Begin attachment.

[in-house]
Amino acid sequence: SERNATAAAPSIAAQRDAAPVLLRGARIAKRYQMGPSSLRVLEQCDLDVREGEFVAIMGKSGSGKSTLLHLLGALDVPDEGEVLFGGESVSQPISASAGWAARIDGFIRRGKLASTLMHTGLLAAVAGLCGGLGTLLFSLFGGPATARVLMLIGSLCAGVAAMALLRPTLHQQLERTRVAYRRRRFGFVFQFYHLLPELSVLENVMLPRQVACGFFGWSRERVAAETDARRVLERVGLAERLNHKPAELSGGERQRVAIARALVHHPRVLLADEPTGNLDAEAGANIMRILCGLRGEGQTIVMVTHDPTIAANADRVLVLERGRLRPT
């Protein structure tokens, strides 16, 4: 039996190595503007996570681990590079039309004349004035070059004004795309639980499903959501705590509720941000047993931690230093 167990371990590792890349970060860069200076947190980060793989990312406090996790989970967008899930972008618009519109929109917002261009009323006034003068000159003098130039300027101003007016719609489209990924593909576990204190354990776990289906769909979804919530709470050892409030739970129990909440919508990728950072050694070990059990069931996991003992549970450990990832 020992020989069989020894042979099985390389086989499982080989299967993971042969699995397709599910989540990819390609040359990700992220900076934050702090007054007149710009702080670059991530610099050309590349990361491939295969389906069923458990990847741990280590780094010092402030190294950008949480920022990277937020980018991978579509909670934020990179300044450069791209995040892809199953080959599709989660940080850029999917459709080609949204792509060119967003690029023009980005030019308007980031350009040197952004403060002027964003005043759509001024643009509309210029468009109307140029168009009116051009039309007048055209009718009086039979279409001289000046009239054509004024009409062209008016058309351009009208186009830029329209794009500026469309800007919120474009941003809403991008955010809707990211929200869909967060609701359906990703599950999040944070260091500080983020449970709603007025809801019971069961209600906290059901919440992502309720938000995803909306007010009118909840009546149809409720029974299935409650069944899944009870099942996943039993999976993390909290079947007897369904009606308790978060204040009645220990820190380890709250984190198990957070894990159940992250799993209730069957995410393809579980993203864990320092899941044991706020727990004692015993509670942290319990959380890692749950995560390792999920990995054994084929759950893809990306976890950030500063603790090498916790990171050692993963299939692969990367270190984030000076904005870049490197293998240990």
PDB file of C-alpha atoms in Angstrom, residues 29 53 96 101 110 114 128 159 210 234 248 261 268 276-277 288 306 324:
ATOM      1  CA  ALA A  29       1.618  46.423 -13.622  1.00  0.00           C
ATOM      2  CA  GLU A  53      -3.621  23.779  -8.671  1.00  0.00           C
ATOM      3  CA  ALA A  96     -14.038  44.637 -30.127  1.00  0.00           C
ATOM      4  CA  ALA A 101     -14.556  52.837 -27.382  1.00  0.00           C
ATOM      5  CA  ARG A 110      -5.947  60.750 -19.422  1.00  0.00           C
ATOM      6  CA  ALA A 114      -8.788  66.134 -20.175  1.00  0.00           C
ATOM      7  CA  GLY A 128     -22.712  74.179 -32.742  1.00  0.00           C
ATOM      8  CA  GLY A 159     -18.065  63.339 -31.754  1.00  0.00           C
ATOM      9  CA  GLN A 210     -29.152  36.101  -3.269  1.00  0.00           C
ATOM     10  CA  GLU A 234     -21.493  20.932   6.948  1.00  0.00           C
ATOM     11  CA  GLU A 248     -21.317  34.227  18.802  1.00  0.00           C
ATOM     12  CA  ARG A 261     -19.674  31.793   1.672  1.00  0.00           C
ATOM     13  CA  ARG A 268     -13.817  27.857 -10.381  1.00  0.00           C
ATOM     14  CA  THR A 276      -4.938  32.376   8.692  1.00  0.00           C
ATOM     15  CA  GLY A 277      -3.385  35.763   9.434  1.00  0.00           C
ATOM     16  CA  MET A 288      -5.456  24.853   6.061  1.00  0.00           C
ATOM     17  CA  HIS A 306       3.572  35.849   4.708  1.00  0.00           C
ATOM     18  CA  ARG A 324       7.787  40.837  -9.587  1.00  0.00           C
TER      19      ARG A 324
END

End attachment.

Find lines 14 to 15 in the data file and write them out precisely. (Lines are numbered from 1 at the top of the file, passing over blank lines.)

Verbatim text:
ATOM     10  CA  GLU A 234     -21.493  20.932   6.948  1.00  0.00           C
ATOM     11  CA  GLU A 248     -21.317  34.227  18.802  1.00  0.00           C